Badminton Horse Trials course-designer Hugh Thomas comes in for some flak, with plenty of people over the past few years saying the track is too soft or too many riders get inside the time.

But credit where credit is due because I’d say today — the cross-country day for the 2010 Mitsubishi Motors Badminton Horse Trials — was spot on, in terms of statistics.

There were 81 starters, 42 of whom jumped clear, four inside the time and 57 finishers. I don’t think the numbers get much better than that at four-star.

Of course, even a stats geek like me has to admit it’s not all in the numbers. If all the problems had come at one fence, that wouldn’t be hailed a great result. But the faults were well spread around the course.

There were a few horse falls, but that is — unfortunately — always going to be the reality of the sport, especially at the top level. The death of Louisa Lockwood’s mare, Desert Island, was obviously a sad low — and condolences to all her connections — but I don’t know the circumstances of the accident so I can’t comment on that.

Lots of good combinations were caught out, and plenty of the less experienced were able to get round with sensible riding and long routes.

Plenty of people with more experience and right to comment than me will give their judgement of the course and the result over the next week or so, but my initial reaction is hats off to Hugh.

First and second-timers

It’s always fun to see which first-timers do well. Simone Deitermann, 28, went brilliantly for Germany for third overnight and Camilla Speirs, 20, for Ireland was outstanding on her 15.1hh Portersize Just A Jiff to hold 13th place.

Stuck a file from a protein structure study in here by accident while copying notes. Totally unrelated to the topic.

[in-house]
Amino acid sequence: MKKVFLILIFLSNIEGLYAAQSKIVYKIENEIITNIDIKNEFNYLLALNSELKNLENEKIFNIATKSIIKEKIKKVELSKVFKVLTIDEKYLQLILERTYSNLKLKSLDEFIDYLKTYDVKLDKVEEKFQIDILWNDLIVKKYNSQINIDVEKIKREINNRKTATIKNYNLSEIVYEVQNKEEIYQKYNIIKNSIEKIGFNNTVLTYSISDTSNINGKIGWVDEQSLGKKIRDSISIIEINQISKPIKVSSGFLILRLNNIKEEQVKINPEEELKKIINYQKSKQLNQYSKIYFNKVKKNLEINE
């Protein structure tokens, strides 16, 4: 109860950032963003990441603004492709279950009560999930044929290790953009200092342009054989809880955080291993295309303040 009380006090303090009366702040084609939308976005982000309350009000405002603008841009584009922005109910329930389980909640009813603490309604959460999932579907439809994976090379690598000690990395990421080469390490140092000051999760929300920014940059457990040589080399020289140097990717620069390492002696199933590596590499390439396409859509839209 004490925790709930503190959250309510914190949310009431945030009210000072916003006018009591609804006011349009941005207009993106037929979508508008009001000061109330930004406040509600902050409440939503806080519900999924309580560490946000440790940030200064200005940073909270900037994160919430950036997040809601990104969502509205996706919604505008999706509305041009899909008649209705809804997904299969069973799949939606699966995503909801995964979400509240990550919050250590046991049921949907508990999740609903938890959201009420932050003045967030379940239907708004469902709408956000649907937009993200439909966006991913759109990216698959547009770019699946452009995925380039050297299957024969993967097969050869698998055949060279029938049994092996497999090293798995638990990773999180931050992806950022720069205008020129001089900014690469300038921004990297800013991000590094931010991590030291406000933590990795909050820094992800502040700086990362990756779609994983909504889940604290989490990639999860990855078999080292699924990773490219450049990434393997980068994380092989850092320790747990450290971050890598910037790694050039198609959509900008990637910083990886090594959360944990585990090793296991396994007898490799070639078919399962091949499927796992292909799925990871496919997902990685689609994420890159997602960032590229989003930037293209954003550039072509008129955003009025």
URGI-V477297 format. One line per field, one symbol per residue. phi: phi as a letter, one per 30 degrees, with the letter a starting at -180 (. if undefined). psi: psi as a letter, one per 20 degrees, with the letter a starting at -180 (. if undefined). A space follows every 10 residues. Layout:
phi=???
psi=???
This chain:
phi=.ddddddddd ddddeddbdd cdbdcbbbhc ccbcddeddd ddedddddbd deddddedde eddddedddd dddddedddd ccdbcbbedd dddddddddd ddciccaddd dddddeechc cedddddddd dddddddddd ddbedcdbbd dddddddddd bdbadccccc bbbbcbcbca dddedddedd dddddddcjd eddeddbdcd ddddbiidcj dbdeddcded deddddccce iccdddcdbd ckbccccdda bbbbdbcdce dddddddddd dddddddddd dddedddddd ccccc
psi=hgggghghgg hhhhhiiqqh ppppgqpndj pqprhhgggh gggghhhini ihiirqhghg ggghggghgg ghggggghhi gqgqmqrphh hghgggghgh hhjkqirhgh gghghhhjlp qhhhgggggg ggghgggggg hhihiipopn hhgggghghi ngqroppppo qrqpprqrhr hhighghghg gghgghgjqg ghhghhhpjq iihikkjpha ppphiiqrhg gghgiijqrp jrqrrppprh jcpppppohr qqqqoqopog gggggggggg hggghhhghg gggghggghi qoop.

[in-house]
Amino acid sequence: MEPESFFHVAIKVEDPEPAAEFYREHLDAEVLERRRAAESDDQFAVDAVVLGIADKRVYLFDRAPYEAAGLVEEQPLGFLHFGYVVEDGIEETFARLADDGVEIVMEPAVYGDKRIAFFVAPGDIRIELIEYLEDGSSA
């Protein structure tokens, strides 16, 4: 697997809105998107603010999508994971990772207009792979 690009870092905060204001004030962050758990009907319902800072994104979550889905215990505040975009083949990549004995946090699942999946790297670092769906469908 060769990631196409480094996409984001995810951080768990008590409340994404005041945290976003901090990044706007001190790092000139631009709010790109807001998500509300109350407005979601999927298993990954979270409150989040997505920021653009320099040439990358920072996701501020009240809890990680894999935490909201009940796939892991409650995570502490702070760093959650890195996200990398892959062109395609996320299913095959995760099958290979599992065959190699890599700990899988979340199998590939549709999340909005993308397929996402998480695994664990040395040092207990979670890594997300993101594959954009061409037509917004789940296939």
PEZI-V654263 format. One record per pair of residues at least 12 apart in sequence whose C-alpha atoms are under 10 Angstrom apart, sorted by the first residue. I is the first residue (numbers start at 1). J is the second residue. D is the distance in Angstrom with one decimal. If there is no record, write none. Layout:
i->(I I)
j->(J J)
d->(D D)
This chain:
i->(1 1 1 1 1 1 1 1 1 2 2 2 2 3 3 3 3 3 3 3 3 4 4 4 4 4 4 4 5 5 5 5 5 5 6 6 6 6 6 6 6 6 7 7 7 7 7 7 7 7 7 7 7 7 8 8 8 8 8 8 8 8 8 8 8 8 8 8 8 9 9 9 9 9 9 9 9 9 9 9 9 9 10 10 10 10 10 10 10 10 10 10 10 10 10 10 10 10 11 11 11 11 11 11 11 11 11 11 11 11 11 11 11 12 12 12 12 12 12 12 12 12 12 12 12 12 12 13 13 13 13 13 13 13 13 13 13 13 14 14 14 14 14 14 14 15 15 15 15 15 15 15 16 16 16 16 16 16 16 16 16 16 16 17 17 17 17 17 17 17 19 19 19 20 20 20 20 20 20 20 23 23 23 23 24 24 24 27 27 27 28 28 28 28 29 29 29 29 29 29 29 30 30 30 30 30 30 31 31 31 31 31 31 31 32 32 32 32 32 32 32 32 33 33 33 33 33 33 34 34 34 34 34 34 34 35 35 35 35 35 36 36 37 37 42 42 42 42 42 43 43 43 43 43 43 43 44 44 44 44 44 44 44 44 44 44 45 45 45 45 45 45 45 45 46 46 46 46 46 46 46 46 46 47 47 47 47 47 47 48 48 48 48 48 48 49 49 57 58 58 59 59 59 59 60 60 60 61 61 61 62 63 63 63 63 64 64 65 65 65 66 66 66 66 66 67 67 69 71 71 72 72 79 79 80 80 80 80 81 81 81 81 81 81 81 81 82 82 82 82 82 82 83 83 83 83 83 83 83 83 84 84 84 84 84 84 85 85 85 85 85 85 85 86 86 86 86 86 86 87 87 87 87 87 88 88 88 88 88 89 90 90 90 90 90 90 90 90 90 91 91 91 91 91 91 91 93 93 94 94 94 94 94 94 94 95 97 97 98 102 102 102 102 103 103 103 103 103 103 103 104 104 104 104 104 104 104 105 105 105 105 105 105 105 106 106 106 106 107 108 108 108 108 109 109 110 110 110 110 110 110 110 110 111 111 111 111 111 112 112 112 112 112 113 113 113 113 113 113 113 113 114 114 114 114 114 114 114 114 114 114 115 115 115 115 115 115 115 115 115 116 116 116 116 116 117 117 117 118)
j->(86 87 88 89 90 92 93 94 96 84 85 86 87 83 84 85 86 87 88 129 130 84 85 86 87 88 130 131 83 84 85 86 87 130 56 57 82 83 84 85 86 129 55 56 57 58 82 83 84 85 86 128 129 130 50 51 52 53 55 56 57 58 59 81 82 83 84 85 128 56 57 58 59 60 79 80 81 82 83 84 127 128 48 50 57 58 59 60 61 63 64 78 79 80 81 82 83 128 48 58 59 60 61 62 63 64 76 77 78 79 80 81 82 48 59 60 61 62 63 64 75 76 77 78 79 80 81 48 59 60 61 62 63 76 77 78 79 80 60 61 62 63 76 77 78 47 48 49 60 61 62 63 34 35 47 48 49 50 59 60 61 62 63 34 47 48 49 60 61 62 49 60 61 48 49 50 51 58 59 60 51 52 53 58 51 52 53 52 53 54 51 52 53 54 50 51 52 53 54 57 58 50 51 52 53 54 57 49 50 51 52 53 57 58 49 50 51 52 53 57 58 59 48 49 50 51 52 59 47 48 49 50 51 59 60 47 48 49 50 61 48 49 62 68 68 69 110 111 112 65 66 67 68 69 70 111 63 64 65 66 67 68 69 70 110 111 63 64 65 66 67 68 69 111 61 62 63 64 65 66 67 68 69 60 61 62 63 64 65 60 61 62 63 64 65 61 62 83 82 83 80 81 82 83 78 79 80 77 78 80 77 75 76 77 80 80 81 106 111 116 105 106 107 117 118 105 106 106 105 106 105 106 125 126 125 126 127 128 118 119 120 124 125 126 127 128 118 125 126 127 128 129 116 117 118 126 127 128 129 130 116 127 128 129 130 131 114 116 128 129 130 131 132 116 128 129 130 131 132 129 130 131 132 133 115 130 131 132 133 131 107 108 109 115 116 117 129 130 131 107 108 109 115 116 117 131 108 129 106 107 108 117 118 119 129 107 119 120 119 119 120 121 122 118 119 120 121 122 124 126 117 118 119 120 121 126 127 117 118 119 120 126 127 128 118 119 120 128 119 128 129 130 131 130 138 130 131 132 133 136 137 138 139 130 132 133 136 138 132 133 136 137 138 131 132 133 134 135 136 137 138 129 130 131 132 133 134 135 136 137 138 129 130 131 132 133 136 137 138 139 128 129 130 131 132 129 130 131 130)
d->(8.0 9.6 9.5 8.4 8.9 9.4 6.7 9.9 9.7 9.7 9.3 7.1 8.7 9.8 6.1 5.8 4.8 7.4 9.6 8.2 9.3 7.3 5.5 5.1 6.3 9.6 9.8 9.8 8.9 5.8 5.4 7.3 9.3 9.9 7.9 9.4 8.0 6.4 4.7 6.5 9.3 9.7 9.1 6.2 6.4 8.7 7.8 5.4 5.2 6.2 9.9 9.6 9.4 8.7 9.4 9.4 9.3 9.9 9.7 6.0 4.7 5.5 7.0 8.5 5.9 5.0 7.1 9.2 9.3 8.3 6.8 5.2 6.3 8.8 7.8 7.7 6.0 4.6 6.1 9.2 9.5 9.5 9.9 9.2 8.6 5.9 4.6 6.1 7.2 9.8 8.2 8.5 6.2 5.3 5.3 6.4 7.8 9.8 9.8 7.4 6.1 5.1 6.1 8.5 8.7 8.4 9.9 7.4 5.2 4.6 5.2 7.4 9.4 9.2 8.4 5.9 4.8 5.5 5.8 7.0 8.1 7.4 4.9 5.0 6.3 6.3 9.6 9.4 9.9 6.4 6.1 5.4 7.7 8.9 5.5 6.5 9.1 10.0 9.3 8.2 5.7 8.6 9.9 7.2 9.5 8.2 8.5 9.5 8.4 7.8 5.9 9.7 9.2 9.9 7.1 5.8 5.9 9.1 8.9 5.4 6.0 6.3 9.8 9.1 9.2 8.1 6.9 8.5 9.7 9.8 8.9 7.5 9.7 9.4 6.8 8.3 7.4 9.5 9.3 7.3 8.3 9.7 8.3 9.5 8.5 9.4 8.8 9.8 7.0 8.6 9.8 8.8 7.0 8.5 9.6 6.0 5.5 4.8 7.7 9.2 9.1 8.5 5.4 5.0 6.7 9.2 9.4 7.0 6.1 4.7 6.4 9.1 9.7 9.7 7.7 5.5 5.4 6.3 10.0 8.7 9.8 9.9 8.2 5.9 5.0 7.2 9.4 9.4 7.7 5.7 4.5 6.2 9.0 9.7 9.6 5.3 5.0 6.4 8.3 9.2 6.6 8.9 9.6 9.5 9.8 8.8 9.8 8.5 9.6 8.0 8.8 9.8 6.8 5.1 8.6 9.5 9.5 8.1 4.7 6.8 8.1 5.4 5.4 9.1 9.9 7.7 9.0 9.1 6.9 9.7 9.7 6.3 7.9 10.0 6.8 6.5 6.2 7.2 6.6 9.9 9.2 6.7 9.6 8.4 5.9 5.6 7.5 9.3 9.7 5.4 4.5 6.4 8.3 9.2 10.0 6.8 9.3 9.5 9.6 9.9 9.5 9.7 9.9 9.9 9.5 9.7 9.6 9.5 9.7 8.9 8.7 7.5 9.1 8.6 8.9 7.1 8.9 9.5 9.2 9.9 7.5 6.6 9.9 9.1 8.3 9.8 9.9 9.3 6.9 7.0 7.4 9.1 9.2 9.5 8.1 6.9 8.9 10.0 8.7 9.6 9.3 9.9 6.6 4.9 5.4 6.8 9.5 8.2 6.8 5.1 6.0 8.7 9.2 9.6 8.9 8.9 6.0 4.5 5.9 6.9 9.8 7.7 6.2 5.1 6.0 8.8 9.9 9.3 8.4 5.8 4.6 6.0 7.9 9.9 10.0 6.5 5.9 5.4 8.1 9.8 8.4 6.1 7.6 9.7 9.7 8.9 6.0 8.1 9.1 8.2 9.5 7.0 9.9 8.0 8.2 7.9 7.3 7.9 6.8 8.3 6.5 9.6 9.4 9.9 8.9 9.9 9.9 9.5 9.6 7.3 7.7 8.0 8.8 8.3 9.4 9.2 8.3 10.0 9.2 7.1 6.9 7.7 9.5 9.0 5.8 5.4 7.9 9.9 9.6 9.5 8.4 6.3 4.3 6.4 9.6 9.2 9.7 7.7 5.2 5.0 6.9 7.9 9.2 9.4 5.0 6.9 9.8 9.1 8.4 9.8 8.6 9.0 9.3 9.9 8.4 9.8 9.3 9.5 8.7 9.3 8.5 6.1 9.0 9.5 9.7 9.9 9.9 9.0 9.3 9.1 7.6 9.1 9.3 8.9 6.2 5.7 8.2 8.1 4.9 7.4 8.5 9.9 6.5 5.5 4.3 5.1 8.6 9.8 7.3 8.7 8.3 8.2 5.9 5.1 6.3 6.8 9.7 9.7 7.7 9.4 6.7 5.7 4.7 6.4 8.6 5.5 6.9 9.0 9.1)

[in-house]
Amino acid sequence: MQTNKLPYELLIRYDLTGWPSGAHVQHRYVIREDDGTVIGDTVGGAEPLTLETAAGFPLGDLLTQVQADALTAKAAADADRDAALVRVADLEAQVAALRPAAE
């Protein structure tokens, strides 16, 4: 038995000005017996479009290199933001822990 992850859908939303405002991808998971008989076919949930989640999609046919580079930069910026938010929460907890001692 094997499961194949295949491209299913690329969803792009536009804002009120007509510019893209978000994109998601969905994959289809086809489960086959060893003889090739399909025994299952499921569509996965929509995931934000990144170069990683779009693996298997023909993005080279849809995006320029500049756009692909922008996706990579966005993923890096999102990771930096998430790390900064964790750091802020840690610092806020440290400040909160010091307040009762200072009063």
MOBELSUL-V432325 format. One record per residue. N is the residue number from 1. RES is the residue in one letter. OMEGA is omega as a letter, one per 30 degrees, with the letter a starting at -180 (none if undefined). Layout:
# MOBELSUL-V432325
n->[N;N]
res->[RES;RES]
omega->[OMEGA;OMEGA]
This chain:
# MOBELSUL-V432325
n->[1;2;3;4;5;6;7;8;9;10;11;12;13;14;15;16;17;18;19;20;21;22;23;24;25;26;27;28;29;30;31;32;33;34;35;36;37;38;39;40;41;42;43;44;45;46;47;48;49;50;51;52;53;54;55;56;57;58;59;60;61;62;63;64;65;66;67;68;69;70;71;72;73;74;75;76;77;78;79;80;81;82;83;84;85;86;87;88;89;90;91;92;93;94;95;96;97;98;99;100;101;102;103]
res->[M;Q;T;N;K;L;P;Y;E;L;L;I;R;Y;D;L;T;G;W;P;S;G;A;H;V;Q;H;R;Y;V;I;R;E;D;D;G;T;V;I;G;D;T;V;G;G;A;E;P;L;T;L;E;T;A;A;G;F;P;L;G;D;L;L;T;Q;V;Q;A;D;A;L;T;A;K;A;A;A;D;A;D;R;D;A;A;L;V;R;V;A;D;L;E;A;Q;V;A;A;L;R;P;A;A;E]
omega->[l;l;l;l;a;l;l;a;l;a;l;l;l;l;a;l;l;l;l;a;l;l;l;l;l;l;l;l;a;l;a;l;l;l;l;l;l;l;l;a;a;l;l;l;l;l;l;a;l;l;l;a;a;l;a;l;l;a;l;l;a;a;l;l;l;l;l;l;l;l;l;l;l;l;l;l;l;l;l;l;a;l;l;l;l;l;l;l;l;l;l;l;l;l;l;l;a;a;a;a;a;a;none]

For the Brits, four first-timers resulted in two completions. Sian Wynne Morris, 33, was the star turn, putting in the first clear inside the time on Just Appeal. She said on Radio Badminton that the horse has had a sore mouth so she was trying to use her body rather than her hands, and this resulted in a more forward ride. Whatever, it worked.

Nicola Malcolm, 22, also finished, with just a stop at the first hedge at the Colt Pond on McFly and should be pleased to have completed at her first Badminton and Burghley on a horse who wouldn’t be everyone’s classic eventer.

Two British second-timers caught my eye. Emily Llewellyn — the youngest Brit here at 20 — went well on both her horses. Admittedly she had some luck in terms of judging decisions with both her horses — she had to turn a circle with Pardon Me II after overshooting her turn to the final fence and pulled out of the second corner at fence 15, with Society Spice. But I have to say I agree that she didn’t present to the fence in either case.

But Emily continues to stand out with her polish and style — youngsters at Badminton can either freeze and not attack, or override, go wild and terrify their horses with the change from their normal style. Emily has never shown any sign of doing either.

The other British second-timer who I noticed was Emily Galbraith. She hasn’t had the best preparation — this is only the horse’s fifth run since being here in 2008, plus she was one of the last to get in off the waiting list, so didn’t know for sure that she was coming a week ago.

But she jumped round penalty-free, with a respectable 19.2 time-penalties, and looked over the moon with her first Badminton jumping clear (she had one stop in 2008).

And her ride, Crown Alliance, is still the horse I’d most like to take home.

Keep up with the final day tomorrow on www.horseandhound.co.uk, with a report after the trot-up and when the event finishes.

Don’t miss H&H’s 15-page special report in the issue dated 6 May, including day-by-day analysis, comments from Carl Hester and Mark Phillips and much more.